|Publication number||US7520368 B2|
|Application number||US 11/811,152|
|Publication date||Apr 21, 2009|
|Filing date||Jun 8, 2007|
|Priority date||Jun 8, 2007|
|Also published as||US20080302595|
|Publication number||11811152, 811152, US 7520368 B2, US 7520368B2, US-B2-7520368, US7520368 B2, US7520368B2|
|Inventors||Dana A. Moore|
|Original Assignee||Moore Dana A|
|Export Citation||BiBTeX, EndNote, RefMan|
|Patent Citations (36), Referenced by (1), Classifications (14), Legal Events (3)|
|External Links: USPTO, USPTO Assignment, Espacenet|
The present invention relates to loudspeaker enclosures of the low frequency exponential folded horn type. More specifically, it relates to front-loaded horn enclosures that are reflex-ported and are intended for use in close proximity to at least one planar surface, such as a floor, ceiling or wall.
The current invention relates directly to my previous U.S. patent application Ser. No. 11/107,453 and can be considered a contribution over my previous invention with regard to improved low frequency performance by increasing the available back chamber volume with minimal changes to the overall dimensions of the previous invention, and an improvement in comparatively reducing construction costs.
The current invention provides improved economic benefits by simplifying the construction process compared to the previous invention by increasing the number of parts employed which would seem counter-intuitive, however, the parts in question are relatively simple to manufacture, and provide for simplified construction methods, thereby resulting in less time and effort being required.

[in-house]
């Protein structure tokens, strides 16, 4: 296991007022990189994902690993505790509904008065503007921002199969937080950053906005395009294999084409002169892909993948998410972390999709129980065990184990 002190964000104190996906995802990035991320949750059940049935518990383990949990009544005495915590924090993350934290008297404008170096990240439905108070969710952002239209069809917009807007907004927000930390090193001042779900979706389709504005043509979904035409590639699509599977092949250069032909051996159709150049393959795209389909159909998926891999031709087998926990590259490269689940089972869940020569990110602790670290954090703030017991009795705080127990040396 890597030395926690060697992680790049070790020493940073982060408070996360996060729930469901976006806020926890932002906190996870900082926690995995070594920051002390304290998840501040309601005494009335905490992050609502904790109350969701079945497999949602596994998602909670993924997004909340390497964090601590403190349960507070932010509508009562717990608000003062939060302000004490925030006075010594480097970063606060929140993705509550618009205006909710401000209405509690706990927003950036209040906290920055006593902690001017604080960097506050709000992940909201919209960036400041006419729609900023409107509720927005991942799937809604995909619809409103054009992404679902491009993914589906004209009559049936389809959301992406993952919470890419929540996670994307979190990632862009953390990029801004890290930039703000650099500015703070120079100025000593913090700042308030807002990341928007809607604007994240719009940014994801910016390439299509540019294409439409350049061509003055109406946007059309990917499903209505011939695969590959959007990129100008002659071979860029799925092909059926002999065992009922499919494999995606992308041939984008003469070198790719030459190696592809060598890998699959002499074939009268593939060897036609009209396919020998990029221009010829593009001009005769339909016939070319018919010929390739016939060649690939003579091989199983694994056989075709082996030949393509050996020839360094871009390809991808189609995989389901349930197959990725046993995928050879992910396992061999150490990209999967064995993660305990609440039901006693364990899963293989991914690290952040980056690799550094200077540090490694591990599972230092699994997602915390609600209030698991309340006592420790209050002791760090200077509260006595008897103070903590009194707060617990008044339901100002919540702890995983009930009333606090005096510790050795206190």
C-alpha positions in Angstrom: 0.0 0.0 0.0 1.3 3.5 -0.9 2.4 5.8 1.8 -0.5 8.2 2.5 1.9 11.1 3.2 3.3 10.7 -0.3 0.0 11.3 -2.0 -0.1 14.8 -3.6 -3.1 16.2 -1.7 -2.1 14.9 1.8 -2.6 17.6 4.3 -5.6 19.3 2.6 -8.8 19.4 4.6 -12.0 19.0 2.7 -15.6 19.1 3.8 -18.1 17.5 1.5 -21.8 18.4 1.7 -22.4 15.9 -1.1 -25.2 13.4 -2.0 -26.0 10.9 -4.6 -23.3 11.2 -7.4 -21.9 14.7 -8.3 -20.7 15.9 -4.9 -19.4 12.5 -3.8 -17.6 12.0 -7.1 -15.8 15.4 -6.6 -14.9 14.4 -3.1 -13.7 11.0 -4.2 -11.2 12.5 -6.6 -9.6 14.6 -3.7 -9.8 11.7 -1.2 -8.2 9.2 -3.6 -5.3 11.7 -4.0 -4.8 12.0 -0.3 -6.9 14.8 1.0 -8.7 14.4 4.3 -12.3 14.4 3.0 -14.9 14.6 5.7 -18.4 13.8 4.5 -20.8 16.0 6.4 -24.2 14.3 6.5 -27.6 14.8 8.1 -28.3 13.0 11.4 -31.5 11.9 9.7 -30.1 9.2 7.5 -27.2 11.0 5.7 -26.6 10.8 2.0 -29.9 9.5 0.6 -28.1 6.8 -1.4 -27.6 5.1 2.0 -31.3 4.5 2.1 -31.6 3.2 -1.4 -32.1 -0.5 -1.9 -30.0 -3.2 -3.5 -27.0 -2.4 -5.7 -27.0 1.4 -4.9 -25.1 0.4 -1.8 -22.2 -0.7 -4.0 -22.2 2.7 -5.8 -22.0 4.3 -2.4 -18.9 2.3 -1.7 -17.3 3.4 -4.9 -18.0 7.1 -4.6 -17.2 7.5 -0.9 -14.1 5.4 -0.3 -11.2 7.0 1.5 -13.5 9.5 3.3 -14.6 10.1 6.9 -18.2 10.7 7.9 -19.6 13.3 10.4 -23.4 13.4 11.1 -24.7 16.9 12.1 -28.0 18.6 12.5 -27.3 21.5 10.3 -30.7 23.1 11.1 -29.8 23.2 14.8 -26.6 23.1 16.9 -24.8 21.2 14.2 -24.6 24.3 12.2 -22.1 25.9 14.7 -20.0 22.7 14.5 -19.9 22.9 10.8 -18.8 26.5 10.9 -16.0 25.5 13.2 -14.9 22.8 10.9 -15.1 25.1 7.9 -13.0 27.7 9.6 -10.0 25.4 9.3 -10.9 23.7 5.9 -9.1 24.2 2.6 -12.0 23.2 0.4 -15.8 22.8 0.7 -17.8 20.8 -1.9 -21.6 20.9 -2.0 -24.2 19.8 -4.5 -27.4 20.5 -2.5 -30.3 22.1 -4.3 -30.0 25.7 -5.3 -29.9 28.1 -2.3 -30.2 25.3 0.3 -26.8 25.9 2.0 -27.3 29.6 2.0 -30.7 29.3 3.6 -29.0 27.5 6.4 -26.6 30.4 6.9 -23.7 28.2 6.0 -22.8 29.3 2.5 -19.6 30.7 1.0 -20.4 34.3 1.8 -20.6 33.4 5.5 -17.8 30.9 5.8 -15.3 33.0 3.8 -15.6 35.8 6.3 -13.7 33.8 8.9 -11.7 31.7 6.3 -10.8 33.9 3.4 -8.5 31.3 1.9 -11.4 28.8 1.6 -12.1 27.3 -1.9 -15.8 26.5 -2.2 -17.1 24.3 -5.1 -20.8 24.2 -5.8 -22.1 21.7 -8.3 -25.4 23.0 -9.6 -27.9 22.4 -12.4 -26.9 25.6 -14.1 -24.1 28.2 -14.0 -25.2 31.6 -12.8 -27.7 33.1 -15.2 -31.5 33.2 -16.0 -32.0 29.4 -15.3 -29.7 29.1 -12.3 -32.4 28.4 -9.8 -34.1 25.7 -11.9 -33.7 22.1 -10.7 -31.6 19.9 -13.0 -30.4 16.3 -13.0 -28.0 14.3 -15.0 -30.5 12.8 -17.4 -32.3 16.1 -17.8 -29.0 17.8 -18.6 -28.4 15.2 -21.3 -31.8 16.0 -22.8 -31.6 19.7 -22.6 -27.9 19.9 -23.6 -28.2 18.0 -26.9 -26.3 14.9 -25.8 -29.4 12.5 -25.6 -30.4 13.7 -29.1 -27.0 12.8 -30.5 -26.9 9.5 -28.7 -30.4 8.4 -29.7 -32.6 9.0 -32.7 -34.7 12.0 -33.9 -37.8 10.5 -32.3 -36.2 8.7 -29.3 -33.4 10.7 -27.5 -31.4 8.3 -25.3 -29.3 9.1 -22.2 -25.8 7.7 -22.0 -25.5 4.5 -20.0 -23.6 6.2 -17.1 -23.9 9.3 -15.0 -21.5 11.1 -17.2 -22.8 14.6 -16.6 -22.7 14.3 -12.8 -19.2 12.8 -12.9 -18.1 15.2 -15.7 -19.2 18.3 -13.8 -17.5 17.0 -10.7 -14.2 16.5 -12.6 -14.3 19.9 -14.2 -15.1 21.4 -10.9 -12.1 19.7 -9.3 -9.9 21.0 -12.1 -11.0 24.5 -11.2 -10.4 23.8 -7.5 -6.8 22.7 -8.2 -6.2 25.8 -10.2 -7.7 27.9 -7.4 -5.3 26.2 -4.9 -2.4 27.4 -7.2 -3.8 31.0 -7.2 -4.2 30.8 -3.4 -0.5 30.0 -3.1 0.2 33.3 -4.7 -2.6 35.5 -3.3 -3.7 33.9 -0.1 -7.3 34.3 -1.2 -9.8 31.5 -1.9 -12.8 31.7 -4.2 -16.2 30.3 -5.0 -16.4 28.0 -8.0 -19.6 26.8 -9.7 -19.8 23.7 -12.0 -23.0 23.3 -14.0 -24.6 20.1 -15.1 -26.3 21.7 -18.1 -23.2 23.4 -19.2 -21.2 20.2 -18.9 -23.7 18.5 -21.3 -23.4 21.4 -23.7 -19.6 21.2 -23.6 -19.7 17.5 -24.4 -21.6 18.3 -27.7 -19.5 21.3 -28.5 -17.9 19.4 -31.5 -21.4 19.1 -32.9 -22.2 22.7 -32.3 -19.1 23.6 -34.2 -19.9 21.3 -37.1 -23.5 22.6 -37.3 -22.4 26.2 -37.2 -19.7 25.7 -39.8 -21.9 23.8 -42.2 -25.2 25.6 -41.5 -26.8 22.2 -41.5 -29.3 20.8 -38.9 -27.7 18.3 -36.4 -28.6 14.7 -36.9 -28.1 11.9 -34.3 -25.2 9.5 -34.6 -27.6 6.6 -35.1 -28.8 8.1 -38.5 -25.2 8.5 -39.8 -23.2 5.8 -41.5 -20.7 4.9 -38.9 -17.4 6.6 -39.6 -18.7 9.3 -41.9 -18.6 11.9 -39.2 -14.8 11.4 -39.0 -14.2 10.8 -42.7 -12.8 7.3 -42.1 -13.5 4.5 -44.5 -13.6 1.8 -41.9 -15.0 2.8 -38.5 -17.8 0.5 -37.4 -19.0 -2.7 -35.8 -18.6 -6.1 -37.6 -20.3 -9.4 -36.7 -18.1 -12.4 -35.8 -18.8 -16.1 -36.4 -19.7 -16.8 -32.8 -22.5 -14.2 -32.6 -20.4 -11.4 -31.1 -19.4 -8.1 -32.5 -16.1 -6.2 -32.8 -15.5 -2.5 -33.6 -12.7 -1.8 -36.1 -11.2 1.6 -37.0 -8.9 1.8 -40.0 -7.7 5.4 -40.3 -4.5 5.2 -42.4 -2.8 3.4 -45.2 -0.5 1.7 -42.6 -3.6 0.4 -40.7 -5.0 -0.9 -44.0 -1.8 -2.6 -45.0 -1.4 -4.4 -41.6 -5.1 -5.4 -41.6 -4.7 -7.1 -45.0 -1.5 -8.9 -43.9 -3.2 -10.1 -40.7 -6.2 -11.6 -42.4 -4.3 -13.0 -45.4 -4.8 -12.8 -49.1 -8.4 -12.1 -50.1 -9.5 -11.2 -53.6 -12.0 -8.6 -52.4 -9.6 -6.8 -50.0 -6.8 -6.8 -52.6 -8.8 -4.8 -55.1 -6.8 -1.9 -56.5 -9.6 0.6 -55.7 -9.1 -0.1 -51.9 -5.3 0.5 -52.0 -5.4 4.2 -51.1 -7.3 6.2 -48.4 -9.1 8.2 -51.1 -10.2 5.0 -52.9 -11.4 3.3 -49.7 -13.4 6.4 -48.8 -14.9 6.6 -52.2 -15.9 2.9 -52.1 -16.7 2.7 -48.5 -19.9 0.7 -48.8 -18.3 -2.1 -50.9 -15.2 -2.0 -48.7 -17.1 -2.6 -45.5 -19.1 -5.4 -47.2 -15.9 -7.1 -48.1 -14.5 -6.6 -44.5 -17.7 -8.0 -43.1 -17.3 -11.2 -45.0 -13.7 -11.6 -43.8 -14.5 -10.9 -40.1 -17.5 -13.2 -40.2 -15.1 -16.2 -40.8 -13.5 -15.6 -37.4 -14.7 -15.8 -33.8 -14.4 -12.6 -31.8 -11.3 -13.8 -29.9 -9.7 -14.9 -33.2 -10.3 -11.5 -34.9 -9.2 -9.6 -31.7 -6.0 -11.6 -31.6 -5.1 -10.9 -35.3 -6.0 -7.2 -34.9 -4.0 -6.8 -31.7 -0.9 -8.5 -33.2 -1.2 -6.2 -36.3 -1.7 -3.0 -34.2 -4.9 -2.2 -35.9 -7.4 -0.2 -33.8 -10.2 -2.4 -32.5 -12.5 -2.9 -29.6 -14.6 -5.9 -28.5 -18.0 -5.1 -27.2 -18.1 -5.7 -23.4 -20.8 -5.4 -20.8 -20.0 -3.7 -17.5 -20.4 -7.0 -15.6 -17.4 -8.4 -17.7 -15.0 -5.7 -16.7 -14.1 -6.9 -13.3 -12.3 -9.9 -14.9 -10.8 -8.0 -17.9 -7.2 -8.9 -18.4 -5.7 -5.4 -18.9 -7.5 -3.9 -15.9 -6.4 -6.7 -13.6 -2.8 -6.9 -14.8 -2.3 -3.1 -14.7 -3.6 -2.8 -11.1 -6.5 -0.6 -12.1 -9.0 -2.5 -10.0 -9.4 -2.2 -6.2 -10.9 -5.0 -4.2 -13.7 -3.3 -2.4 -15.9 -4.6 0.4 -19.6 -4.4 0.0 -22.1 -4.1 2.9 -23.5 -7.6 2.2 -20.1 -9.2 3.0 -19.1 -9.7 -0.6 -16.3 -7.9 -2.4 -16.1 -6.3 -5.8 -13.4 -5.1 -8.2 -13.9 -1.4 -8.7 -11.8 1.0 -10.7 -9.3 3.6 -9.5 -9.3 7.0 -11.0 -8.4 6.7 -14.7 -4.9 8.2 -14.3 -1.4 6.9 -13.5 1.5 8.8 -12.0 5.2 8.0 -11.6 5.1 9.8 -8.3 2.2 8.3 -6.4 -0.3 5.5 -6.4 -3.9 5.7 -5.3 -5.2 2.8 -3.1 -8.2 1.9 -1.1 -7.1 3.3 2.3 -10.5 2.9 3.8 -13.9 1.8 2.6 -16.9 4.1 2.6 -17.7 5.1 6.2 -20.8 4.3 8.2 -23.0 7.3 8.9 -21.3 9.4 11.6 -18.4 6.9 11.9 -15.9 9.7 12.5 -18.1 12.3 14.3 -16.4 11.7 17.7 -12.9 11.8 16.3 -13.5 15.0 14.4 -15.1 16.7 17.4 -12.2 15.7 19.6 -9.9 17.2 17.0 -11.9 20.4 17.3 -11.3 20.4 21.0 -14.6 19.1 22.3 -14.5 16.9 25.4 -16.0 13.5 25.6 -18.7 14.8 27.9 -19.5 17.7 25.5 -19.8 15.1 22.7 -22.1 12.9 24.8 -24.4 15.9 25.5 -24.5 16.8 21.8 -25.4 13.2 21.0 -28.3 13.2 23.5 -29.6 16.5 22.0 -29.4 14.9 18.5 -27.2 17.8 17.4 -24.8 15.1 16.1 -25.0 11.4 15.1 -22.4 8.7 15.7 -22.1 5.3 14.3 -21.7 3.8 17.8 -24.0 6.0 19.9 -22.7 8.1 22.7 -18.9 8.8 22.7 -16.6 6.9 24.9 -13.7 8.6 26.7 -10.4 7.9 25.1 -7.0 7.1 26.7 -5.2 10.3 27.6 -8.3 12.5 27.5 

The current invention is designed around a specific 15-inch purpose-built driver which provides the opportunity to utilize a relatively small horn throat cross-section as required for the maximum mid-band efficiency of the driver and to further optimize the low frequency performance specific to the driver. The requirements of the particular driver and the constraints imposed on the current invention are defined as follows:
The current invention substantially maintains the overall footprint of the previous invention, and the overall cabinet dimensions remain very close to the previous design, in the present disclosure, within an inch of the dimensions of the previous invention. Increases to the throat cross-sectional area (St) would impact on the overall enclosure size unless the back chamber volume (Vb) is made smaller to compensate. The balance of the two is determined by the performance characteristics of the driver selected, and the otherwise arbitrary size limitations imposed on the enclosure. In the current invention, the overall size of the enclosure is limited to within +1 inch of the previous invention in any dimension. The overall size of the previously cited prior art was deemed suitably compact considering its response capabilities and provides the size constraints imposed on the current invention.
The current invention, while specific to a particular driver, is more economical to build and increases the potential low frequency performance capabilities afforded by the available increased back chamber volume compared to the previously cited prior art invention.